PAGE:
The film looks and sounds impeccable. The subtitles are clear and well-translated – however viewers should still keep their ears open for the constant and sometimes seamless code-switching of the film's subjects, especially the Jewish Berbers who have long settled in Israel. Often in a single sentence, they will tell their stories in Hebrew, French, Arabic and Berber. At one point while in Israel, one explicitly tells Hachkar that (with apologies) he will have to tell a story in Hebrew, only to shift to Berber by the end. Even without the inherently compelling stories the film uncovers, these demonstrations of the intimate linkage of memory and language makes the film an incredible document. Over the course of 90 minutes, it becomes powerfully clear that perhaps there are some stories – even ones we tell only ourselves – that can only live in one, specific, language. And that if it wasn’t for the rare opportunities provided by the filmmaker himself, these memories wouldn't emerge.

The overlap between their responses – memories of food, shopkeepers, the women doing their laundry by the river – grow richer and richer with repetition and shifting perspectives. In dress, attitude, and even in hand gestures, even across decades and thousands of miles, the kinship between the Jewish and Muslim Berbers is evident. The force of history and politics that invaded their homes and town squares has left holes in their hearts they have yet to fill. Even the elderly residents of Tinghir, who may have never left the small mountain valley in their lifetimes, are unapologetically wistful for that earlier era when they and their Jewish cousins ate, worked, and fought side by side.

It's challenging to tell a story so laden with history through decidedly individual eyes without dissembling or obscuring. To its continuing credit, the film allows many provocative moments of subtle ambiguity and contradiction – e.g. the current young people of Tinghir's (apparently mistaken) belief that Jews and Muslims would be educated in common, the differing perception of the French-Jewish colonial efforts to de-Berberize the local Jewish population, the question of just how safe it may have been for the Jews of Tinghir to remain. Hachkar has an insatiable curiosity that is driven by love and longing, but none of this undercuts a genuine search for answers. And the big question – why did the Jews of Tinghir leave? – is never definitively answered. He asks it right to the film's final minutes – of his Tinghiri grandfather, of his parents, of Israeli historians, of Jewish Berbers in Israel and Muslims Berbers on the streets of Morocco. And the answers – intermittently powerful, evasive, and emotive – leave him and us unsatisfied. Everyone seems to have their own answer to the question: they left voluntarily to gather in Israel, beckoned by a religious tradition and a messianic urging; tensions with their Muslim neighbours increased due to Israel's 1948 War of Independence and a growing sense of discomfort and danger began to pervade once peaceful communities; the emigration was the product of a concentrated effort of a Zionist campaign that successfully painted a picture of a better life in Israel. There are many parts of the story that every one of the subjects in their own way pass over in silence, but the film, within this shifting landscape of history, politics, nostalgia and community myth-making, provides the viewers the space for those silences to be felt.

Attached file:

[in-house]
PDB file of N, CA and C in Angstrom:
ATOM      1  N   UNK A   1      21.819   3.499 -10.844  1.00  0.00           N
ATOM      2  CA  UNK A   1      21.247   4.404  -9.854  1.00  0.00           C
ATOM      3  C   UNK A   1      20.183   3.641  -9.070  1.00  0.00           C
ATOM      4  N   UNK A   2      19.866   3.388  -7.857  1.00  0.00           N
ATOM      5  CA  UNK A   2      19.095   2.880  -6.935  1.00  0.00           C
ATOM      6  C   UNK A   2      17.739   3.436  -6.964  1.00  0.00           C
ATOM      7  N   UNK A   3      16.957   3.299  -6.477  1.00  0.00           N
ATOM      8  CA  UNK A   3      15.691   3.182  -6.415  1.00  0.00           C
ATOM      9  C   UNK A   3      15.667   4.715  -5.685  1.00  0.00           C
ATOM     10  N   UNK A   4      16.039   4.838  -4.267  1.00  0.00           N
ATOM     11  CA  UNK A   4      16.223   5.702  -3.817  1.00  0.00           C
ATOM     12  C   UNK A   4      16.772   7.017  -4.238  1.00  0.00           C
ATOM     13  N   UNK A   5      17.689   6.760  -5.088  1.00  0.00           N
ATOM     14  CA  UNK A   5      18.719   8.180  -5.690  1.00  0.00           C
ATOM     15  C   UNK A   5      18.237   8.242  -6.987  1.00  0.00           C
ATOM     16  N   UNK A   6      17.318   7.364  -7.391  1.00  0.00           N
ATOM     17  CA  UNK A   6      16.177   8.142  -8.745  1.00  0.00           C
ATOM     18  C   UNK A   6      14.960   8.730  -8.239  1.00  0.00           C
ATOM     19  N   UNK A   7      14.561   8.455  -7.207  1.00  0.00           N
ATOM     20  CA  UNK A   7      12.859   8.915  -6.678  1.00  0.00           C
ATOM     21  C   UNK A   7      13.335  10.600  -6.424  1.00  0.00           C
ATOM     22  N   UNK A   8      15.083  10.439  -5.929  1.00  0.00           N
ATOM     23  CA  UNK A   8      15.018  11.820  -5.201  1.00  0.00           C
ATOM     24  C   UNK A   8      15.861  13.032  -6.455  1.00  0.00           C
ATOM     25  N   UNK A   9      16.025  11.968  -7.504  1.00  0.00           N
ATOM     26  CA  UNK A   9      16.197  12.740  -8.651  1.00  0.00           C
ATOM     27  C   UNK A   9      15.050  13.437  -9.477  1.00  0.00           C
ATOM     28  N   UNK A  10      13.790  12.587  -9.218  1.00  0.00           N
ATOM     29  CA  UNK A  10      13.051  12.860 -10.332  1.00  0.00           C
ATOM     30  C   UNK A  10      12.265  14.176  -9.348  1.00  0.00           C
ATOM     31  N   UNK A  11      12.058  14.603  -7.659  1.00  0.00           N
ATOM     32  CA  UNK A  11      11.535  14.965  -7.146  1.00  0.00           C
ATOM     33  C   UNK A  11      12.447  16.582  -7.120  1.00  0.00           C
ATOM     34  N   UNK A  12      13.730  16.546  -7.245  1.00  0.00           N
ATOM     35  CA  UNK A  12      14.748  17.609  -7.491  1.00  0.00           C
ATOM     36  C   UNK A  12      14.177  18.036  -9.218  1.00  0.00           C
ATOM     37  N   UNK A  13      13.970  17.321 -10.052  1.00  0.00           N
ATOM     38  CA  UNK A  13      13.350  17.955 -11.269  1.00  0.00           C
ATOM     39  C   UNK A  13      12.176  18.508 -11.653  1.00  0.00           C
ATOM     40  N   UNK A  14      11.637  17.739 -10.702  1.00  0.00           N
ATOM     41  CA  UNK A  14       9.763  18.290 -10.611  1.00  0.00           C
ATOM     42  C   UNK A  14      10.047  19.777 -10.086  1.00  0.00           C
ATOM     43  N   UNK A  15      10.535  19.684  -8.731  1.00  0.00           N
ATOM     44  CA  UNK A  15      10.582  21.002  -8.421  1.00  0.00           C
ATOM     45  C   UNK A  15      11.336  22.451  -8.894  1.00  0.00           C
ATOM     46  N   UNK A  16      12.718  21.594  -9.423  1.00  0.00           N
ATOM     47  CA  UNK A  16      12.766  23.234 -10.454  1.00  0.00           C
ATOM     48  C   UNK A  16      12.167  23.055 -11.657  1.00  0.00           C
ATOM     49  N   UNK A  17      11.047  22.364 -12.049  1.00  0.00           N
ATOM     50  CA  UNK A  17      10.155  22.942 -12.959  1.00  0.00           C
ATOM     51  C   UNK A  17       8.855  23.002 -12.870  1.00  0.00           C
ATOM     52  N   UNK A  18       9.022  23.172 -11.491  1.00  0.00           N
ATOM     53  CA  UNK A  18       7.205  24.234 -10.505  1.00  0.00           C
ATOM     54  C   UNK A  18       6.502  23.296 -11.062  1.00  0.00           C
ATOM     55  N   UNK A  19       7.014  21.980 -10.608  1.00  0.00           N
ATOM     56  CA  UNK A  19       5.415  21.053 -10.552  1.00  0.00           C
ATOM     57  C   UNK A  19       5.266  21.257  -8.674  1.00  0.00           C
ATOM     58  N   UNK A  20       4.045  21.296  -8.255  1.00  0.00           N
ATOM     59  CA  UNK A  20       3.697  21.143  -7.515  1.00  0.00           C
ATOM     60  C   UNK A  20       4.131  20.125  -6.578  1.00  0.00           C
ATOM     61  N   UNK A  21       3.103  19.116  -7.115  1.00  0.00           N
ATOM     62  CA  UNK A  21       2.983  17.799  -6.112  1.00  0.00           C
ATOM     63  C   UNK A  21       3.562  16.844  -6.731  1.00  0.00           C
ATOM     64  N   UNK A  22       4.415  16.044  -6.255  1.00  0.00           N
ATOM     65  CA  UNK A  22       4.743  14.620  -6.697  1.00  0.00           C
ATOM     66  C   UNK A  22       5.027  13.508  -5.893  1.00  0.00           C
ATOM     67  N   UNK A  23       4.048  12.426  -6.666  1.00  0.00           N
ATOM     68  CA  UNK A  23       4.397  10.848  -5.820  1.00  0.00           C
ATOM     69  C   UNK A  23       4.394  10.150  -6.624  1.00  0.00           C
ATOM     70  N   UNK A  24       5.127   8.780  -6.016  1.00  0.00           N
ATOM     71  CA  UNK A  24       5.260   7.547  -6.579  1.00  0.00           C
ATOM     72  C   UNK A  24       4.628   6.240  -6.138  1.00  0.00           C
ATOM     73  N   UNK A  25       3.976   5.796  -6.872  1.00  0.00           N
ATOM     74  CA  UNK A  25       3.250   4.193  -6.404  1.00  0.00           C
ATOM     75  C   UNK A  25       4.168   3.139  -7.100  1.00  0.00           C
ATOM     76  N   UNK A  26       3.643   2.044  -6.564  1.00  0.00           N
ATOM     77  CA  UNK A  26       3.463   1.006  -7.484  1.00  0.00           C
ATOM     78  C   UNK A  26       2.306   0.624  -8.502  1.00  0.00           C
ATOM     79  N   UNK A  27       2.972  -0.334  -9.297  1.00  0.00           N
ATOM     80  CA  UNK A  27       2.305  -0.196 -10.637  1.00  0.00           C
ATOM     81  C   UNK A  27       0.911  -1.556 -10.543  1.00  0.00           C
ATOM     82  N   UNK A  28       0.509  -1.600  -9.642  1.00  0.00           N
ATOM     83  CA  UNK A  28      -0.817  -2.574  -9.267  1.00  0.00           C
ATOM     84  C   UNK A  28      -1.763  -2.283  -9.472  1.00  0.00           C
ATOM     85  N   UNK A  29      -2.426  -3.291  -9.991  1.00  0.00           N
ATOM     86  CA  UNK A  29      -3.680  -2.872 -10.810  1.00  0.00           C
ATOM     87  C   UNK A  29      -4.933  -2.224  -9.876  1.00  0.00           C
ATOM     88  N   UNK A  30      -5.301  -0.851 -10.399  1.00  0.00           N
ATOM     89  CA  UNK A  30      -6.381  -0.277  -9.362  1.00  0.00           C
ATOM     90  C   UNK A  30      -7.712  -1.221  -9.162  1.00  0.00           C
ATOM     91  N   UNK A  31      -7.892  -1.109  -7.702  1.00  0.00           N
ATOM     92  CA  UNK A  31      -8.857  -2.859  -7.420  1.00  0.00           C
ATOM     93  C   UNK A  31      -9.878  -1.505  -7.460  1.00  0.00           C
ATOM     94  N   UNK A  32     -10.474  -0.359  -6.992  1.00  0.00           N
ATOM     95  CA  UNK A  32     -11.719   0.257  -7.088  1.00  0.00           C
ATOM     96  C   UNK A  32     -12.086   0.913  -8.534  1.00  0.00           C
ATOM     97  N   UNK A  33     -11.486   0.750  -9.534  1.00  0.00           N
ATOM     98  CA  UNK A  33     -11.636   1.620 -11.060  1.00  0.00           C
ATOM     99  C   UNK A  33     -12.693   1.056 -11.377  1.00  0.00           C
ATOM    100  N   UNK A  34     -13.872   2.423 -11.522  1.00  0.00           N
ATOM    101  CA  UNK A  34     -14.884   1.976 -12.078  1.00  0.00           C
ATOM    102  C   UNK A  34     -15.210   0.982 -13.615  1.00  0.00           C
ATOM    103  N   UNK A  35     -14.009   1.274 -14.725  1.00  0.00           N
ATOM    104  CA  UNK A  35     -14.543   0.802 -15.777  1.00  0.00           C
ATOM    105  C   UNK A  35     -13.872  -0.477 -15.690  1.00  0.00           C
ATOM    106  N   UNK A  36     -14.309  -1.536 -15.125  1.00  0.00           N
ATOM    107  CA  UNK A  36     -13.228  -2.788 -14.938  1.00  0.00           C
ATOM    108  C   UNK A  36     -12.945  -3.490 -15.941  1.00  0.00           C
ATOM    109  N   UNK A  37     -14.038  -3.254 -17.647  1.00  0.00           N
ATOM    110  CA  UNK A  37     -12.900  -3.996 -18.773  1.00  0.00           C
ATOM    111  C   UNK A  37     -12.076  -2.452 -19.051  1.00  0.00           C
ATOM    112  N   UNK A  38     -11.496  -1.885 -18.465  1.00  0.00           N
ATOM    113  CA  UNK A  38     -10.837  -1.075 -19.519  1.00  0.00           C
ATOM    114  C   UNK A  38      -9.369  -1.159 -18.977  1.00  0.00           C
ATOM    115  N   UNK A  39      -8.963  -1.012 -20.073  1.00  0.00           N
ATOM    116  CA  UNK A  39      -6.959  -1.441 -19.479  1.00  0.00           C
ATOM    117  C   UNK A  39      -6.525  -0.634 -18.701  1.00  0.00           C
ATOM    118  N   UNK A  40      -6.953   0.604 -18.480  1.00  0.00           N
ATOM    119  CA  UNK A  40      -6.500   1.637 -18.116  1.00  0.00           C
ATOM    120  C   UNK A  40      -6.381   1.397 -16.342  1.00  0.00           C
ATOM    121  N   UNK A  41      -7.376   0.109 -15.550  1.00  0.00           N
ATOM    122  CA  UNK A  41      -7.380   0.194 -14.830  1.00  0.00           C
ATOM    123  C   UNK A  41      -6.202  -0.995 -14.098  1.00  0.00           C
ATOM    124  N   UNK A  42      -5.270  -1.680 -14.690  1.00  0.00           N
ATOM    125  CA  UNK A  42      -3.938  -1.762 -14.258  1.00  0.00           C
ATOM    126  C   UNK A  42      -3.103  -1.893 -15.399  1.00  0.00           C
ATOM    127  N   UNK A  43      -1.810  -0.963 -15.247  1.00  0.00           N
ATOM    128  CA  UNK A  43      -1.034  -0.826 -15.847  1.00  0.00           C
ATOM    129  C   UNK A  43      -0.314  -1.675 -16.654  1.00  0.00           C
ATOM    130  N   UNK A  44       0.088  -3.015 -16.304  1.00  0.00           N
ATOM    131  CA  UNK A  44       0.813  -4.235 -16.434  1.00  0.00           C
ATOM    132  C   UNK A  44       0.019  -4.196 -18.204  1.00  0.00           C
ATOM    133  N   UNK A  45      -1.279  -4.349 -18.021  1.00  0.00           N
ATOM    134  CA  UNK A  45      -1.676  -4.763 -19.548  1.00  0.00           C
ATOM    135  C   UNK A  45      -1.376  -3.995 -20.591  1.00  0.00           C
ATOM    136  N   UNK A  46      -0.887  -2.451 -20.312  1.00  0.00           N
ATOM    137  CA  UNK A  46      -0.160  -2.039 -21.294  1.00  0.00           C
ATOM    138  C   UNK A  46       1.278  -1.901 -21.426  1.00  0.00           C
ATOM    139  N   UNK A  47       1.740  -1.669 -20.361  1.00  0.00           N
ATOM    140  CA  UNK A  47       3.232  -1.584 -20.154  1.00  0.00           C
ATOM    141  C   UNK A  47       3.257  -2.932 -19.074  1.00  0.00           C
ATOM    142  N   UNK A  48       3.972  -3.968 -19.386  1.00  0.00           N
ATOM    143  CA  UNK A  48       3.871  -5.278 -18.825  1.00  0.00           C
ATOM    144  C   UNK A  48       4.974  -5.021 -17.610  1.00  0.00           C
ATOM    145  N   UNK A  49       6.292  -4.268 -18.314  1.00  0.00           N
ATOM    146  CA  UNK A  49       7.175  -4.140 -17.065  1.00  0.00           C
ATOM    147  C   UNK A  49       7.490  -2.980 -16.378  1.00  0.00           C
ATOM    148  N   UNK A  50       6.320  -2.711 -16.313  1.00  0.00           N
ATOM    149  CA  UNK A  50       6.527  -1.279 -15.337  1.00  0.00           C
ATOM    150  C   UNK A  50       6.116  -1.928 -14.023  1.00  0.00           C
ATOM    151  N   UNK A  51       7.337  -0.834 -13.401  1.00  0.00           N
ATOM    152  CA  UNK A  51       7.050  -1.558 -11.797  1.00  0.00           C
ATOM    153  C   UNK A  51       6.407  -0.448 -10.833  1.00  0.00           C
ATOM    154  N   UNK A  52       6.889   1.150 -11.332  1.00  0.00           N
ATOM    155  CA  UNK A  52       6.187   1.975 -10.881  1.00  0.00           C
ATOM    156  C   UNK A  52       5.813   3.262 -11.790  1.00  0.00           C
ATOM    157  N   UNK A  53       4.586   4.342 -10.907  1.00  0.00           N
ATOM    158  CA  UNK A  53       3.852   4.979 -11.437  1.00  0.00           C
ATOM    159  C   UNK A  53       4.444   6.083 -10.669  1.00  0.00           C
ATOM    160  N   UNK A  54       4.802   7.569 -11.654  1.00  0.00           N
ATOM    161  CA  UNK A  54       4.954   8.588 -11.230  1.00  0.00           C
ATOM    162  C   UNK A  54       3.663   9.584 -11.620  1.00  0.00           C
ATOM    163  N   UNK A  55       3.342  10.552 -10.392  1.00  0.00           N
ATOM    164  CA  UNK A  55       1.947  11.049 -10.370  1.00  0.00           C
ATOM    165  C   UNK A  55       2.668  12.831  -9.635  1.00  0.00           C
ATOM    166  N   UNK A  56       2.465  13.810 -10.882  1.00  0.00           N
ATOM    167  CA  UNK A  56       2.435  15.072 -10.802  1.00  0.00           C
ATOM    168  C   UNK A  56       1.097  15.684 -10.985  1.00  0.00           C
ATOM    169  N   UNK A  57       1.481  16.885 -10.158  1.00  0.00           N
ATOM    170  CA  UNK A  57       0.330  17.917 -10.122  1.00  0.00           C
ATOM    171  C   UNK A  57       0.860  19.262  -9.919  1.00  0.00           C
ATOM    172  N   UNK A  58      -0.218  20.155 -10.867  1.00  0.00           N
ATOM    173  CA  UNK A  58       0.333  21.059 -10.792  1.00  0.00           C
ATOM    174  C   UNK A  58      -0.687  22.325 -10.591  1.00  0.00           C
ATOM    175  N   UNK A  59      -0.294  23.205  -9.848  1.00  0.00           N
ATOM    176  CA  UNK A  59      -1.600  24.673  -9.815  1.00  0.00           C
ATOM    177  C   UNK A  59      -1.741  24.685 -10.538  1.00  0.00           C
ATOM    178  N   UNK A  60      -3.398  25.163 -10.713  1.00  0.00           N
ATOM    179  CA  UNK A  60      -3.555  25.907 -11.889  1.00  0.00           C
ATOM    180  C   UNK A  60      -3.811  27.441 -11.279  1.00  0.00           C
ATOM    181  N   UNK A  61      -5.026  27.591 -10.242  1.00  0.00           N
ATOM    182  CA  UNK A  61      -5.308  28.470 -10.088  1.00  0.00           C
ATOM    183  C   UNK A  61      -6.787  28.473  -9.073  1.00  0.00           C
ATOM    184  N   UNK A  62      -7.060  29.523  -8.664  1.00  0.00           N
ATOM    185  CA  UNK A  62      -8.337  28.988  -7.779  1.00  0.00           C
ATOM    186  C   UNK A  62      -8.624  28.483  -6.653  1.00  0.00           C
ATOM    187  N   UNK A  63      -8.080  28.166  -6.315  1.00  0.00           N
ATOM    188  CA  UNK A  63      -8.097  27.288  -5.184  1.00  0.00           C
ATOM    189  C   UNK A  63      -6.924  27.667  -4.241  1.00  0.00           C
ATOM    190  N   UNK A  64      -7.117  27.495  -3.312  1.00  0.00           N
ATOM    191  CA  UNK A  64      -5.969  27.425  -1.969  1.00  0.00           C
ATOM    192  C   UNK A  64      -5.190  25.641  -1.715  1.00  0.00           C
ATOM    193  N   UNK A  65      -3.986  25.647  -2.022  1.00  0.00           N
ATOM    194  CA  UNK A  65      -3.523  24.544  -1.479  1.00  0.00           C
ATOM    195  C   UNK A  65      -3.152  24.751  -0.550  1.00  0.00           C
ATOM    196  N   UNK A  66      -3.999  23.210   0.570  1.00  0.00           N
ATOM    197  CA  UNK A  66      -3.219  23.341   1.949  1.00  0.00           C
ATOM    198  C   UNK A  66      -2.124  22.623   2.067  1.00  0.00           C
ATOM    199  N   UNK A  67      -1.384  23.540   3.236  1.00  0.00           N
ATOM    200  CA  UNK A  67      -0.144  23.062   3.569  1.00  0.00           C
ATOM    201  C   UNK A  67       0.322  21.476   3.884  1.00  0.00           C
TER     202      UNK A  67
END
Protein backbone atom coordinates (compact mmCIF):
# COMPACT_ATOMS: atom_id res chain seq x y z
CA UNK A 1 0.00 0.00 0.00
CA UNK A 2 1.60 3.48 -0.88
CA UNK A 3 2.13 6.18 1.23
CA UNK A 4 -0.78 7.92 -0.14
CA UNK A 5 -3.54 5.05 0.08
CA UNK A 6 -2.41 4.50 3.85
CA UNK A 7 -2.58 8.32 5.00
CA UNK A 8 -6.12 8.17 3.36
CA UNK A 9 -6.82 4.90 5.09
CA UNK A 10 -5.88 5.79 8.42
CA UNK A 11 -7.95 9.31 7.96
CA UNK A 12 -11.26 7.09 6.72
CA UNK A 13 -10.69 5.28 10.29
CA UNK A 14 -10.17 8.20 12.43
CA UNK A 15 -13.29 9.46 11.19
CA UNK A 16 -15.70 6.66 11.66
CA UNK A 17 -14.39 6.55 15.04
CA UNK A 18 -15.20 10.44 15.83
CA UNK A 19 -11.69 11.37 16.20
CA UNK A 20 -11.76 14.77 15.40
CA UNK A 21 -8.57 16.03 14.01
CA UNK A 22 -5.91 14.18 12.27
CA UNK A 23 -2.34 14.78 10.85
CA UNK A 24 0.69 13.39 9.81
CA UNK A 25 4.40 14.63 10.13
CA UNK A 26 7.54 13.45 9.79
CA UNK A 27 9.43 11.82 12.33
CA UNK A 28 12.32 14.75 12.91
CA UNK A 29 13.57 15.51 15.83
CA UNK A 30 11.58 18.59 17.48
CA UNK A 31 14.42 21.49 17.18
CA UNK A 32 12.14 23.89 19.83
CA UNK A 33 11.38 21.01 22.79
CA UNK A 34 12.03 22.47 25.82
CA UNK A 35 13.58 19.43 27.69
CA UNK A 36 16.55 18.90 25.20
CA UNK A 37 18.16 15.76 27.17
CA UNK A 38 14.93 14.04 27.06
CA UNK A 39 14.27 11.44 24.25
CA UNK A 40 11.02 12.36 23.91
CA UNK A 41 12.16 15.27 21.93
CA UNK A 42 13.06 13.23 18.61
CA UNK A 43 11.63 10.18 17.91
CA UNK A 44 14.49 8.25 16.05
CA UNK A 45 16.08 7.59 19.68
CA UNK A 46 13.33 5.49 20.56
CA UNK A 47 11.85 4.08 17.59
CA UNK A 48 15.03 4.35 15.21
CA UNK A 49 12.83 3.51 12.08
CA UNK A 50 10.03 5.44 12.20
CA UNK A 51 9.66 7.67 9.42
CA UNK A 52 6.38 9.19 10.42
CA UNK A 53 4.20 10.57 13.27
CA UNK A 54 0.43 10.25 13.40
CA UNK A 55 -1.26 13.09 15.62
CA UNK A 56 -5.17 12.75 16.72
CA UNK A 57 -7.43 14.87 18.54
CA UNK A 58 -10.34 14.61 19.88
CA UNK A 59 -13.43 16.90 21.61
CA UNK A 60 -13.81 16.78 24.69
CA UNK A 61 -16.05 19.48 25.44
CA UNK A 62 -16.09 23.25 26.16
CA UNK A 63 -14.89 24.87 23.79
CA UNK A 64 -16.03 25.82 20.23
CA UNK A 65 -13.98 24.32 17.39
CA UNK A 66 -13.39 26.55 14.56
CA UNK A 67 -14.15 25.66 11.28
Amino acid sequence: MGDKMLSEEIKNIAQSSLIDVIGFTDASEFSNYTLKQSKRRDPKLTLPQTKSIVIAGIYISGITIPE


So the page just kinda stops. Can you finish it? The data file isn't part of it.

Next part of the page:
It's rare that the project of such a big-hearted and clearly idealistic filmmaker is both affecting and genuinely complex. With Tinghir-Jerusalem, Kamal Hachkar offers a unique view of under-represented Israeli and Moroccan communities, of marginal Jews and marginal Muslims, and his documentary approaches both sides of the story with sensitivity, knowledge, and an open heart. It is a powerful, beautiful, and painful film that definitely should be seen.

– Mark Clamen is a writer, critic, film programmer and lifelong television enthusiast. He lives in Toronto, where he often lectures on television, film, and popular culture.


  1. In a similar vein, I saw JEWS OF EGYPT at the Montreal Film Festival last year. While worthwhile, I didn't enjoy it as much as you seemed to have appreciated this film.

  2. i enjoyed the movie, myself a berber jew of southern Morocco, had the pleasure of bringing Kamal to Jamaica to show his movie, then i went to Tinghirt to see for myself this town and relive that nostalgia of our jewish past. I congratulate you for your perfect comments on this subject.